Dear Annie: I would like your opinion on something. I am a grandmother of four wonderful grandkids and very proud of the fact. The problem comes when dealing with the other grandmother, especially when others are in the vicinity. I don’t know whether it’s because I am older than she is or what, but she always addresses me as “Gramma Mary,” as in, “Gramma Mary, what would you like to do today?”

I find this condescending, disrespectful and rude. First of all, I am not her grandmother. Second, I am a person in my own right, with a job and hobbies. I am not defined solely by being a grandmother.

I was at a family function last week where I met my granddaughter’s soon-to-be mother-in-law, and this woman called me “Gramma,” too! My daughter later said it was because she couldn’t remember my name, which is all well and good, but when I couldn’t remember her name, I didn’t call her “Mom.” I took my daughter aside and asked what her name was.

I don’t mean to sound petty, but this bothers me so much that I want to scream. If a grandchild calls me “Gramma,” I’m thrilled and want them to shout it from the rooftops. But when non-related adults do it, it is demeaning. How can I get them to stop? — No Name, No City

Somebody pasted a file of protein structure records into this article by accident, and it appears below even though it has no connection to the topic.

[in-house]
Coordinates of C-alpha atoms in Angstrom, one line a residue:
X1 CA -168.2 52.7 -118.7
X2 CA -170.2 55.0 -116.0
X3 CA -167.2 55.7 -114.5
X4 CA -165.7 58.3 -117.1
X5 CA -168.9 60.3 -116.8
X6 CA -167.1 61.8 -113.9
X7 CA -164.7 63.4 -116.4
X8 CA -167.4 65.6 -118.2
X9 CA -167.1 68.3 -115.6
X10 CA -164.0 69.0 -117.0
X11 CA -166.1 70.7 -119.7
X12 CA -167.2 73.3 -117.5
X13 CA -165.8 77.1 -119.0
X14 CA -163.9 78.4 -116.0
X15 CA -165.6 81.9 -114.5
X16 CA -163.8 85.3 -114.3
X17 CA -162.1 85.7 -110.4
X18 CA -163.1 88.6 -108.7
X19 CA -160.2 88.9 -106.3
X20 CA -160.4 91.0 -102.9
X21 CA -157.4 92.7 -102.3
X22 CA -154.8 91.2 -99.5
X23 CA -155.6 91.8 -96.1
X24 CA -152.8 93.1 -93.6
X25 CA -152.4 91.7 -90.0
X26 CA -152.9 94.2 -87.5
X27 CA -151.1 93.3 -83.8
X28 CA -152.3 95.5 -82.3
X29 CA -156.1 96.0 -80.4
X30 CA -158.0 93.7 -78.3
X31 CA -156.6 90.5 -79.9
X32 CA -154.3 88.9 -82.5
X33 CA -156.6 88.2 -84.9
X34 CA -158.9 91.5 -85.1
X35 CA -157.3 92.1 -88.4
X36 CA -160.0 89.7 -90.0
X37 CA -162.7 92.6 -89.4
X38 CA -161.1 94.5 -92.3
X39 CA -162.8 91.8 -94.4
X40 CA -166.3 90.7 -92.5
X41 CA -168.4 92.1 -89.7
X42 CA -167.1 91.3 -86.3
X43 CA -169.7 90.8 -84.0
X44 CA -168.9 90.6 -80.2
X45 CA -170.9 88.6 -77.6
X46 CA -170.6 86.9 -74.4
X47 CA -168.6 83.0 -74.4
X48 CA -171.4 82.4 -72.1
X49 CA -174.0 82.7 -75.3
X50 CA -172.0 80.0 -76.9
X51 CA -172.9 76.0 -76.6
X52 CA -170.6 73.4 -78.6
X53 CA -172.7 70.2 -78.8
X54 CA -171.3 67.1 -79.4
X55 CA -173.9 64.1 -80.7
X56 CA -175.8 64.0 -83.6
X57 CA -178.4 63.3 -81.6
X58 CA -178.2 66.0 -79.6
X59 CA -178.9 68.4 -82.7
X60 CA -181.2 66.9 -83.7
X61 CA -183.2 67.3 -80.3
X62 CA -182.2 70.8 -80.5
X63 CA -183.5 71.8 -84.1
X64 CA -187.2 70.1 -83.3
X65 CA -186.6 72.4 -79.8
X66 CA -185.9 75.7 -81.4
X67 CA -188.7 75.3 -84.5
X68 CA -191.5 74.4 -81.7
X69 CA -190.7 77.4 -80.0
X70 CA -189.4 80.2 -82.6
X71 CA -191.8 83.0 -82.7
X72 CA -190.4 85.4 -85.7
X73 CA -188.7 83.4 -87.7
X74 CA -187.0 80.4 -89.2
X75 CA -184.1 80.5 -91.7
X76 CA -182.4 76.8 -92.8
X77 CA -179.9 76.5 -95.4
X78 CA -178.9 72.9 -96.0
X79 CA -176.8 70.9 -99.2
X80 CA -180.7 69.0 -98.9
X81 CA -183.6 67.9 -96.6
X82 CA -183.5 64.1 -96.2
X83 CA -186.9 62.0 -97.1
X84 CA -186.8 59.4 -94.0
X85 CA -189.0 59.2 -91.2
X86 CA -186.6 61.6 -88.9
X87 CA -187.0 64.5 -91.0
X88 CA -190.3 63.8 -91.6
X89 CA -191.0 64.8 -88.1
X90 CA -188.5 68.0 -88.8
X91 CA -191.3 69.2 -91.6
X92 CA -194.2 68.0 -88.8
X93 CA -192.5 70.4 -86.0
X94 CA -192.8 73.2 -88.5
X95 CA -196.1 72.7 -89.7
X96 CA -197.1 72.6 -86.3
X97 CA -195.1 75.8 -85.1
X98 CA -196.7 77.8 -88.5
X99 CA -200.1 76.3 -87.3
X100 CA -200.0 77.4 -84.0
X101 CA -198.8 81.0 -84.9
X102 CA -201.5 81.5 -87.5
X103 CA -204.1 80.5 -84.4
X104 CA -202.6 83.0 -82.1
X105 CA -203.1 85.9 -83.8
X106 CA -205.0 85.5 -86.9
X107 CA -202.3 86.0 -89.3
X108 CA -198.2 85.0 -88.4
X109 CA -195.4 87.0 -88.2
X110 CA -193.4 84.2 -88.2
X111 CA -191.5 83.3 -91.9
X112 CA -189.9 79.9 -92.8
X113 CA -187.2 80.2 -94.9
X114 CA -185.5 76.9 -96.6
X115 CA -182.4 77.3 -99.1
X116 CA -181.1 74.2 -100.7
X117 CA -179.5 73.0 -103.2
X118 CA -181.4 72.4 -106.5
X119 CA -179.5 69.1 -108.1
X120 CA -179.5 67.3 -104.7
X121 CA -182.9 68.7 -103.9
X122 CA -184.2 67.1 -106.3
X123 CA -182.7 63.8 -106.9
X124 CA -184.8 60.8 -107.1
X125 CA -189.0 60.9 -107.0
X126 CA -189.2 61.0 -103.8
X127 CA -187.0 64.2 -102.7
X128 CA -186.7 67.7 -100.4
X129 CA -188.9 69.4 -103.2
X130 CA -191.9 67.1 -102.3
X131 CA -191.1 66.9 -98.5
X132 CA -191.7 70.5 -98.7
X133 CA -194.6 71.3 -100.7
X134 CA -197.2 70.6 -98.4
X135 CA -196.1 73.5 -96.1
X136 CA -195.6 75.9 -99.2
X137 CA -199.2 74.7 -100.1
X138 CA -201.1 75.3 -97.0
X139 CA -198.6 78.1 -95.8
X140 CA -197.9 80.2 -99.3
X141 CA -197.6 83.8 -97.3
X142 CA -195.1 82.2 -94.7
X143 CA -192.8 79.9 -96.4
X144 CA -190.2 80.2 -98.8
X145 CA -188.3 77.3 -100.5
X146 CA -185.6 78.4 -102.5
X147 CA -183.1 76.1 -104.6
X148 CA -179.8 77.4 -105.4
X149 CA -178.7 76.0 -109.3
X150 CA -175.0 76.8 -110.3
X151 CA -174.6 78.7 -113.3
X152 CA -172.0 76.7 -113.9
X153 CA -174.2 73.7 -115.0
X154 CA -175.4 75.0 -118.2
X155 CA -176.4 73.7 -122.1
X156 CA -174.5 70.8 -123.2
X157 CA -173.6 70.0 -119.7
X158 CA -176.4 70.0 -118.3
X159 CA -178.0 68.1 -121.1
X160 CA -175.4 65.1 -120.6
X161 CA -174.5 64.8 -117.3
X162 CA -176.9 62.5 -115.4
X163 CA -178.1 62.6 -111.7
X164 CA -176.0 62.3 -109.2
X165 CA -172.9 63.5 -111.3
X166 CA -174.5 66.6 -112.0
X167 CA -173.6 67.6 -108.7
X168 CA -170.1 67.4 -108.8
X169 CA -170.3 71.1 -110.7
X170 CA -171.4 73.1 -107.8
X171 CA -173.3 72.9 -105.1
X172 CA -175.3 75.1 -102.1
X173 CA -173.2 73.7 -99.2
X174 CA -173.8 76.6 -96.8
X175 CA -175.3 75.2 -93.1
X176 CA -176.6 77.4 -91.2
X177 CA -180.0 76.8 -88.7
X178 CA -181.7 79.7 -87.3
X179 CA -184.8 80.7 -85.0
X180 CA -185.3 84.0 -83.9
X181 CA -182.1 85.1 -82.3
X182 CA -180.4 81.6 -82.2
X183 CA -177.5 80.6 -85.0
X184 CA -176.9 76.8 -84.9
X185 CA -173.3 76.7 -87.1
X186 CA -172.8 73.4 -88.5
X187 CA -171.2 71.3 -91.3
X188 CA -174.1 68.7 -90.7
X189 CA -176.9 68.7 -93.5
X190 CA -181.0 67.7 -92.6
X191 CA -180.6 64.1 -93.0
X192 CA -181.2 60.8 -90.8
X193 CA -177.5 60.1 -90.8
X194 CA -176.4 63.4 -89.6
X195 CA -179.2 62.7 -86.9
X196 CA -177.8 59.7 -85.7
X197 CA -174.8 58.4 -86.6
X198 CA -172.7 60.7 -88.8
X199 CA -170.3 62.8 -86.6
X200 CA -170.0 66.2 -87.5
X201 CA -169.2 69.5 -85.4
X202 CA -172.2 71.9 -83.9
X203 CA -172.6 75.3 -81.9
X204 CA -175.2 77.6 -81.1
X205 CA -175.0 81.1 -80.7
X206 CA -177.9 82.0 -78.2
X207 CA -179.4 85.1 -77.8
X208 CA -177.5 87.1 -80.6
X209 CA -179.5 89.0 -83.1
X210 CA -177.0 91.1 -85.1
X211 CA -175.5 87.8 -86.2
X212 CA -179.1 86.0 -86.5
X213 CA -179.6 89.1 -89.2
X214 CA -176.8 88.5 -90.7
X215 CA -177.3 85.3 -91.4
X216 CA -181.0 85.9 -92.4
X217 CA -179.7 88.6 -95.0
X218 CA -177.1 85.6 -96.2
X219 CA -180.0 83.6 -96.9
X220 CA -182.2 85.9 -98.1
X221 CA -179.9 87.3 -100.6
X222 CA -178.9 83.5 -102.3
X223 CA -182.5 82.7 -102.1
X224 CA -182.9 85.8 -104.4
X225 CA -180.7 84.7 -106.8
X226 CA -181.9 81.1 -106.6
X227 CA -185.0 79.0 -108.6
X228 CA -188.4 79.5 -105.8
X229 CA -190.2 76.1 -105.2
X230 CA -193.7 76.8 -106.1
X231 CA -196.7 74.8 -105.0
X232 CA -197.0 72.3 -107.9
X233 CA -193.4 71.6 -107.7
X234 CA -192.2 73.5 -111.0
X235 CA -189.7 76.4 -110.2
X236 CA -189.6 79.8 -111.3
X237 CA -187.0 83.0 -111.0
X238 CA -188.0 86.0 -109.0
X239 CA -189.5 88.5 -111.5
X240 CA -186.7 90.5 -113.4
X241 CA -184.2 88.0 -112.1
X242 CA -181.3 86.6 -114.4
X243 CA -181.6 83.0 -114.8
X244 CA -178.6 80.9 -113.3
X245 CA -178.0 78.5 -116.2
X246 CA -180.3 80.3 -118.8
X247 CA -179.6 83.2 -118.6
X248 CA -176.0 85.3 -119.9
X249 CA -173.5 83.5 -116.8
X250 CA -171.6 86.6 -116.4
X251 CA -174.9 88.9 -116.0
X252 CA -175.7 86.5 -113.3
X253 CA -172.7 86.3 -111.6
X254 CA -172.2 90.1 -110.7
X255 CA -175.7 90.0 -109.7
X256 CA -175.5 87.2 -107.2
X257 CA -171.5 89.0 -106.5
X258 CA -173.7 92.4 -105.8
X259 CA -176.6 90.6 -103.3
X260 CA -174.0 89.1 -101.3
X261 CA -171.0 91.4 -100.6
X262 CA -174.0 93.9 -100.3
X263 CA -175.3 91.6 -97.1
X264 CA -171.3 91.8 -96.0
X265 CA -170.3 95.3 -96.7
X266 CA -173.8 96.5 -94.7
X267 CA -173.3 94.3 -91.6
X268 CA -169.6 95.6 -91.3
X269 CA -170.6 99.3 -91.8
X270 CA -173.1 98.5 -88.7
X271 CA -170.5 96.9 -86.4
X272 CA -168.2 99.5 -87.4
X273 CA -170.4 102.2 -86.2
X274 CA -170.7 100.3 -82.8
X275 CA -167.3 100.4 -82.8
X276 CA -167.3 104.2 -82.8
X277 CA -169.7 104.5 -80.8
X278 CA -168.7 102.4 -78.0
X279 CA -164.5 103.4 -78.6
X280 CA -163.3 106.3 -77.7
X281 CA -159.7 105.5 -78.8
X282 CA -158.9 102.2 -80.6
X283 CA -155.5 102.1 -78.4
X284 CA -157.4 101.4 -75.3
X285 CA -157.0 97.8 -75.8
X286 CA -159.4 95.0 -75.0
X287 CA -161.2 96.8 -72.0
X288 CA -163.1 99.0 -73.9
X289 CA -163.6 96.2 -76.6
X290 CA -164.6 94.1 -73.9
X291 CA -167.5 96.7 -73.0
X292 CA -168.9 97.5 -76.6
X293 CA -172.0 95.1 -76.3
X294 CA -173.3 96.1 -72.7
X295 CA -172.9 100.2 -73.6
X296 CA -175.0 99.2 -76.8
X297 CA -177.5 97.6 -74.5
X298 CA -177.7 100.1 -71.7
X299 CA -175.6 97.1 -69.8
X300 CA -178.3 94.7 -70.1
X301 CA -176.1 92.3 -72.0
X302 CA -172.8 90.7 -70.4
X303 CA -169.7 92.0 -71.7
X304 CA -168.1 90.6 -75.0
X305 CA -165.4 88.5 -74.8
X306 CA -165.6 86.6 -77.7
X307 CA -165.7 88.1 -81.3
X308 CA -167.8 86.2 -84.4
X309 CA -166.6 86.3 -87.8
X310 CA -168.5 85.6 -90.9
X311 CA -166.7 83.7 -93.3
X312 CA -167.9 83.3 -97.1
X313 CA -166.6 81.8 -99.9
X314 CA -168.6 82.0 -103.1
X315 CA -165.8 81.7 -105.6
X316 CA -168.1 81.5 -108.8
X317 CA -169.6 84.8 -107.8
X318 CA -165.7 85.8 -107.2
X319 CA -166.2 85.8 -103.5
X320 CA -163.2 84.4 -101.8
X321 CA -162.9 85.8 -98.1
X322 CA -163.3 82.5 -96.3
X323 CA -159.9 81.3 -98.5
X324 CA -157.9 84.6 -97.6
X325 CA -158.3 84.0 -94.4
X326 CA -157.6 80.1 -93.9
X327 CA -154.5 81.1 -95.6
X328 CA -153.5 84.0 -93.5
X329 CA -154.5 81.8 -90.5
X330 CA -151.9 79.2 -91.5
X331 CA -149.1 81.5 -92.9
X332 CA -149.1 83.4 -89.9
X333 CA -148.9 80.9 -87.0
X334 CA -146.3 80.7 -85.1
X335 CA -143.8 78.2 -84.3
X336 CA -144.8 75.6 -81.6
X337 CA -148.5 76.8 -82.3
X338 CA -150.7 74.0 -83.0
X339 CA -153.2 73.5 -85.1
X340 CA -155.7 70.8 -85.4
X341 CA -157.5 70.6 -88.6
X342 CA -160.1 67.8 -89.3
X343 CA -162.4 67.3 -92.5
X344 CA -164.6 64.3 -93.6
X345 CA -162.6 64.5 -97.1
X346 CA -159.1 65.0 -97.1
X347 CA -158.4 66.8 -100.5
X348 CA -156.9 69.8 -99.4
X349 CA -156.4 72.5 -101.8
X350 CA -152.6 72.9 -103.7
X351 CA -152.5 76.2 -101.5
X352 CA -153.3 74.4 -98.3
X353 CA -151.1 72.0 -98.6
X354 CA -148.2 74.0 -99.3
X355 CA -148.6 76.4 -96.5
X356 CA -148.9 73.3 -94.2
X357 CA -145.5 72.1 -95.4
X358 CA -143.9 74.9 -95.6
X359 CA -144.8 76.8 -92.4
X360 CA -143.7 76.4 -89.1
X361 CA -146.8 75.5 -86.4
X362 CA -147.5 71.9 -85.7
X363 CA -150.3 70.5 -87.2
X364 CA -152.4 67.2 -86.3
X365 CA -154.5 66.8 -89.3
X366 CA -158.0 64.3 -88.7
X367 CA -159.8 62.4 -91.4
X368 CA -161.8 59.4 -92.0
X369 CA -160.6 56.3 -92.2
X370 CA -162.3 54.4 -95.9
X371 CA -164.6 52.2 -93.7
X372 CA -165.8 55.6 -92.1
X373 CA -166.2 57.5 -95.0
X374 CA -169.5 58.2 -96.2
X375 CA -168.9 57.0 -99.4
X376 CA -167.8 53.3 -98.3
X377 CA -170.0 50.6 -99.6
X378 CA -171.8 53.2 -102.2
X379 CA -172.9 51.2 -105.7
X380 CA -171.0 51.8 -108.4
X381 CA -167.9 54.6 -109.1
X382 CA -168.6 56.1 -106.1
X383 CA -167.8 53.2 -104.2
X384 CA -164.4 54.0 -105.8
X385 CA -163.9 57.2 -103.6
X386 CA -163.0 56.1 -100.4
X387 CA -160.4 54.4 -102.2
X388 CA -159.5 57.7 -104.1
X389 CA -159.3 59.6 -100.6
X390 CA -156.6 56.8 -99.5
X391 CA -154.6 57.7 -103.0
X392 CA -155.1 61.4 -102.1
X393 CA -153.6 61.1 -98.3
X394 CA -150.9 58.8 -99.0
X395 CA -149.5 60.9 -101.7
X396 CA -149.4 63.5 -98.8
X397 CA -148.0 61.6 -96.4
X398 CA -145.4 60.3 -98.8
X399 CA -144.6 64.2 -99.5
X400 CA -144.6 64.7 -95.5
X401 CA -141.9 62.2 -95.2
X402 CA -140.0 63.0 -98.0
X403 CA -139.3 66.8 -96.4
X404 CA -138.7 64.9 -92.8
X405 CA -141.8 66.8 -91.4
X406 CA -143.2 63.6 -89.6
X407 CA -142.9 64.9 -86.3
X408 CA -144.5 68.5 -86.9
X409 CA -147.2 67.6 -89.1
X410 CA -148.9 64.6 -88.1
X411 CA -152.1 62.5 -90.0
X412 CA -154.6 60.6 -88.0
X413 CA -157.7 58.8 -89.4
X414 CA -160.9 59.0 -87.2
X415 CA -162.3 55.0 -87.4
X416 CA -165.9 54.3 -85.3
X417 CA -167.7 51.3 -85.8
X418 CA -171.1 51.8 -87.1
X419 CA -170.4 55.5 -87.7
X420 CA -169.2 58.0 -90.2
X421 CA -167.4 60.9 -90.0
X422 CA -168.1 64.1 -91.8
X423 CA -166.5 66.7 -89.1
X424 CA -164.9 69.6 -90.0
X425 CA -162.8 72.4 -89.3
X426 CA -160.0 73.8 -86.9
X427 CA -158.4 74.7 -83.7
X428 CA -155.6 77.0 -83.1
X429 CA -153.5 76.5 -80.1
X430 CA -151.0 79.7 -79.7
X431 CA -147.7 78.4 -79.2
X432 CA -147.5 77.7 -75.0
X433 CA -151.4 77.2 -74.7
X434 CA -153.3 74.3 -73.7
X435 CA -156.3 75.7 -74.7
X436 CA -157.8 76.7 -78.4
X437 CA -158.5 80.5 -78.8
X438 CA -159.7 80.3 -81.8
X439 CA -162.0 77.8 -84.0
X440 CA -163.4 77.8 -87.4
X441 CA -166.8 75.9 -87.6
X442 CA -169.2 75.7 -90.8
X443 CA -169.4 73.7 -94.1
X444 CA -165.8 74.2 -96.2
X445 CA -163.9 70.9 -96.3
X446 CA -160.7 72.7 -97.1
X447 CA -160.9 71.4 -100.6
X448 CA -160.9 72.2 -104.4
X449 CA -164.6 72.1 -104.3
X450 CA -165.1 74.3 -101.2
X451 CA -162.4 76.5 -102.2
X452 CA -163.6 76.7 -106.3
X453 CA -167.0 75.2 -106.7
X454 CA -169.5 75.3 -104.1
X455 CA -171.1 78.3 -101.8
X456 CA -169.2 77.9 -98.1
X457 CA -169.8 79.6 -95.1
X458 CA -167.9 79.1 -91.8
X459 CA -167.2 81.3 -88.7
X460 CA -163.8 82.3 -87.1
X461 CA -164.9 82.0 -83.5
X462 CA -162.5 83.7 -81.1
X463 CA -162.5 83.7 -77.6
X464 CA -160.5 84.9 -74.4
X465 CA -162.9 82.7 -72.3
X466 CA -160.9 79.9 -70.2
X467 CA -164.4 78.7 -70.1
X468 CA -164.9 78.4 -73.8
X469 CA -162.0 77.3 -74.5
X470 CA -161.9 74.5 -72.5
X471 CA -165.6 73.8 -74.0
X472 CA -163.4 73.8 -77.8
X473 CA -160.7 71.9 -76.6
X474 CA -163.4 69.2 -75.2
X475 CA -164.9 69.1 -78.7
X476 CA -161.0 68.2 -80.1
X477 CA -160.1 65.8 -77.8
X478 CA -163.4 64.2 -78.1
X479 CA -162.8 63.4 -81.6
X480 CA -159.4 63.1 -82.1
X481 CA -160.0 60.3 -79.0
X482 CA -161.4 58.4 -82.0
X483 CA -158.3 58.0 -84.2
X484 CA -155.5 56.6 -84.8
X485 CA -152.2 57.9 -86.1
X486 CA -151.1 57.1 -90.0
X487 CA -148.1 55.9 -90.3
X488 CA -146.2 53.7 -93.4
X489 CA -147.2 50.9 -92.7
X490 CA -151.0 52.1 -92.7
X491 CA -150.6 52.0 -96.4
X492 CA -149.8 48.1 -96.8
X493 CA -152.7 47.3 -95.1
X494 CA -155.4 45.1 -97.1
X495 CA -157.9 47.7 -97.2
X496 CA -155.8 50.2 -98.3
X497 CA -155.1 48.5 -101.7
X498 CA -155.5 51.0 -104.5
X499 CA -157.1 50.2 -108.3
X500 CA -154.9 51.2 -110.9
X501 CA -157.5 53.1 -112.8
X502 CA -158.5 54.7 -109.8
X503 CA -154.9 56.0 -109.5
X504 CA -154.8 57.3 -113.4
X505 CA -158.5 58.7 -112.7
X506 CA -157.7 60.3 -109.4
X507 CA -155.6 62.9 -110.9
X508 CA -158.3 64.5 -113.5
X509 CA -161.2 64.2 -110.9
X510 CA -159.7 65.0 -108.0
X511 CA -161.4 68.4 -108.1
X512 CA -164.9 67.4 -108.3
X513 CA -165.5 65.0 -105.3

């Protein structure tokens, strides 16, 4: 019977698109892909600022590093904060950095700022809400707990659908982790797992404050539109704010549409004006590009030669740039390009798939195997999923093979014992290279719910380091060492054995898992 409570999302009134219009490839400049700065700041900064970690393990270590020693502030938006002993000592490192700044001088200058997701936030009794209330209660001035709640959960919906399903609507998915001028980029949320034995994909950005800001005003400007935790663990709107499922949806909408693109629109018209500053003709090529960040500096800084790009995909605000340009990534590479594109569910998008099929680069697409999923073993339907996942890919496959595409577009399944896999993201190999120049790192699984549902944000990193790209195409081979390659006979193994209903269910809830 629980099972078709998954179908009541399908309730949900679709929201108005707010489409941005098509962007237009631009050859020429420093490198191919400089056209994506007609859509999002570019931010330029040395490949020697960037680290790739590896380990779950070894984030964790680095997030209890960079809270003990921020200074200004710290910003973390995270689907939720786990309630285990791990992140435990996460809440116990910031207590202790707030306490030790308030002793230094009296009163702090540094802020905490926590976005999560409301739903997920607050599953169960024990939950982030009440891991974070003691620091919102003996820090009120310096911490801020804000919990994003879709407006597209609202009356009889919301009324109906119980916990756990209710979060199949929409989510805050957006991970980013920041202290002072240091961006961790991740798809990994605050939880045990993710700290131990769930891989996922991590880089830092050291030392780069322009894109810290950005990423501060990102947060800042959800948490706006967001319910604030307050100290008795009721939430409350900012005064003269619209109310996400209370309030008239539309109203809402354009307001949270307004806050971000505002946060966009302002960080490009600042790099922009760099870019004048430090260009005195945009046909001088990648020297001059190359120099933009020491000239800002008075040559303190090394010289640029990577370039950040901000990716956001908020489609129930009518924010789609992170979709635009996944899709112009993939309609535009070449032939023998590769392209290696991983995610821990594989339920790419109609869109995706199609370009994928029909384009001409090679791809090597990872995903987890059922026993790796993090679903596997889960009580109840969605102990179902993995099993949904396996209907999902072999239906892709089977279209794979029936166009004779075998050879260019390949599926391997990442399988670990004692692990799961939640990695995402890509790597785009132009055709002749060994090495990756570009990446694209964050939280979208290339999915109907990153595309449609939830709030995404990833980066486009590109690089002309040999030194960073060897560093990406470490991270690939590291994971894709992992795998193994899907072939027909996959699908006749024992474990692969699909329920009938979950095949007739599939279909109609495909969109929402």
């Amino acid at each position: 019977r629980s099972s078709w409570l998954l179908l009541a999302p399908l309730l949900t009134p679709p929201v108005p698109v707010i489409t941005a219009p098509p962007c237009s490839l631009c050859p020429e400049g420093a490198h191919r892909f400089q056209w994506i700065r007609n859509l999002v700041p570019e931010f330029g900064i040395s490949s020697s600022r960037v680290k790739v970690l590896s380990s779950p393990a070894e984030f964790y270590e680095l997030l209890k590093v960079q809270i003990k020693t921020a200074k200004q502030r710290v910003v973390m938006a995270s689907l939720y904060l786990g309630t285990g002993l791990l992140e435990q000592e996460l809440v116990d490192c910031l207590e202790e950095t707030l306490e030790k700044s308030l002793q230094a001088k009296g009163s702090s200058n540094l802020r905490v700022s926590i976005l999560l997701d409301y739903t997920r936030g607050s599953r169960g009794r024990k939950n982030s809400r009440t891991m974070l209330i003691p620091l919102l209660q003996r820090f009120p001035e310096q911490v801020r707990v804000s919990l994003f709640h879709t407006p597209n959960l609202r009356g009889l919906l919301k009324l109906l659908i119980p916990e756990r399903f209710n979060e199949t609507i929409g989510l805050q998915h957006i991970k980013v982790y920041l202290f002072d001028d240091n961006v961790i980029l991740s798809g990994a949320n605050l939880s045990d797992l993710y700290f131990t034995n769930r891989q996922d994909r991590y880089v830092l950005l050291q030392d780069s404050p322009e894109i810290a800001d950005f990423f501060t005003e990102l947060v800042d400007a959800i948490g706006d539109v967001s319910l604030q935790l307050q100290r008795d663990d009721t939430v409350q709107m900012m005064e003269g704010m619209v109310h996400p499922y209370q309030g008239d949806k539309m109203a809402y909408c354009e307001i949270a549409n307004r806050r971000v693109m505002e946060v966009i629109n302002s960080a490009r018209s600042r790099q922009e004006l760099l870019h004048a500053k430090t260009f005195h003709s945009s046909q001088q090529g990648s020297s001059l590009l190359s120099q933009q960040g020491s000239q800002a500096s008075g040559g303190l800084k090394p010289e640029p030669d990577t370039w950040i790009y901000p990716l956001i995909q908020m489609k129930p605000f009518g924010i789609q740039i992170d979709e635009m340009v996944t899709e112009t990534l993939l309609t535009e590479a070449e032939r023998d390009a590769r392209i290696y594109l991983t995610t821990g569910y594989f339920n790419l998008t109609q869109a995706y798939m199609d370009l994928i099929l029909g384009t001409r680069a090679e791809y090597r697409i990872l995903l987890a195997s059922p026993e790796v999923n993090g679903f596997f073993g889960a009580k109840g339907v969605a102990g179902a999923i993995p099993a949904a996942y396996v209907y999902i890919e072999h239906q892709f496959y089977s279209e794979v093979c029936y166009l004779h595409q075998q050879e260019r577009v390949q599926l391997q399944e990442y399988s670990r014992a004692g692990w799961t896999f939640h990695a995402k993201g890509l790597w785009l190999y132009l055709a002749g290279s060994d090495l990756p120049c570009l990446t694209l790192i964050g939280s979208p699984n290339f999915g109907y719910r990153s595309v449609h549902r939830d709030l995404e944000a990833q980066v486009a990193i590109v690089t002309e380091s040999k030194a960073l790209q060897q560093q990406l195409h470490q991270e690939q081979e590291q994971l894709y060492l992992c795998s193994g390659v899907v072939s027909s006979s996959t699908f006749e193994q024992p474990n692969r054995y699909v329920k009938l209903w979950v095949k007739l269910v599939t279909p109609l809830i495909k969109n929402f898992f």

Dear No Name: Not every grandmother would object to this, especially since other adults might consider it part of your title and unconnected to your relationship to them. Also keep in mind that, in front of the grandchildren, others may feel it is less confusing to the kids to refer to you by the same name the children use. But since this bothers you so much, it’s perfectly OK to state your preference at the time. When someone calls you “Gramma Mary,” smile and say, “I’d prefer you call me ‘Mary.'” You can remind them when necessary.

Dear Annie: I am a recent widower. I was married for more than 50 years. The problem is, my conscience is really bothering me.

Almost 40 years ago, I had a brief affair with one of my employees. I confessed my sins to my priest, but I never said anything to my wife. I don’t know whether she suspected anything, but if she did, she was silent.

The dilemma is: Should I tell my adult children? Or should I take this unholy secret to my grave? — California

Dear California: Please don’t ease your conscience by burdening your children with this hurtful information.

You might feel better, but they would feel terrible. Even though you spoke to your priest, if you still need to get this off of your chest, talk to a counselor. You made a mistake 40 years ago and crave forgiveness, but you also have to forgive yourself.

Annie’s Mailbox is written by Kathy Mitchell and Marcy Sugar, longtime editors of the Ann Landers column. Please email your questions to [email protected], or write to: Annie’s Mailbox, c/o Creators Syndicate, 737 3rd Street, Hermosa Beach, CA 90254.

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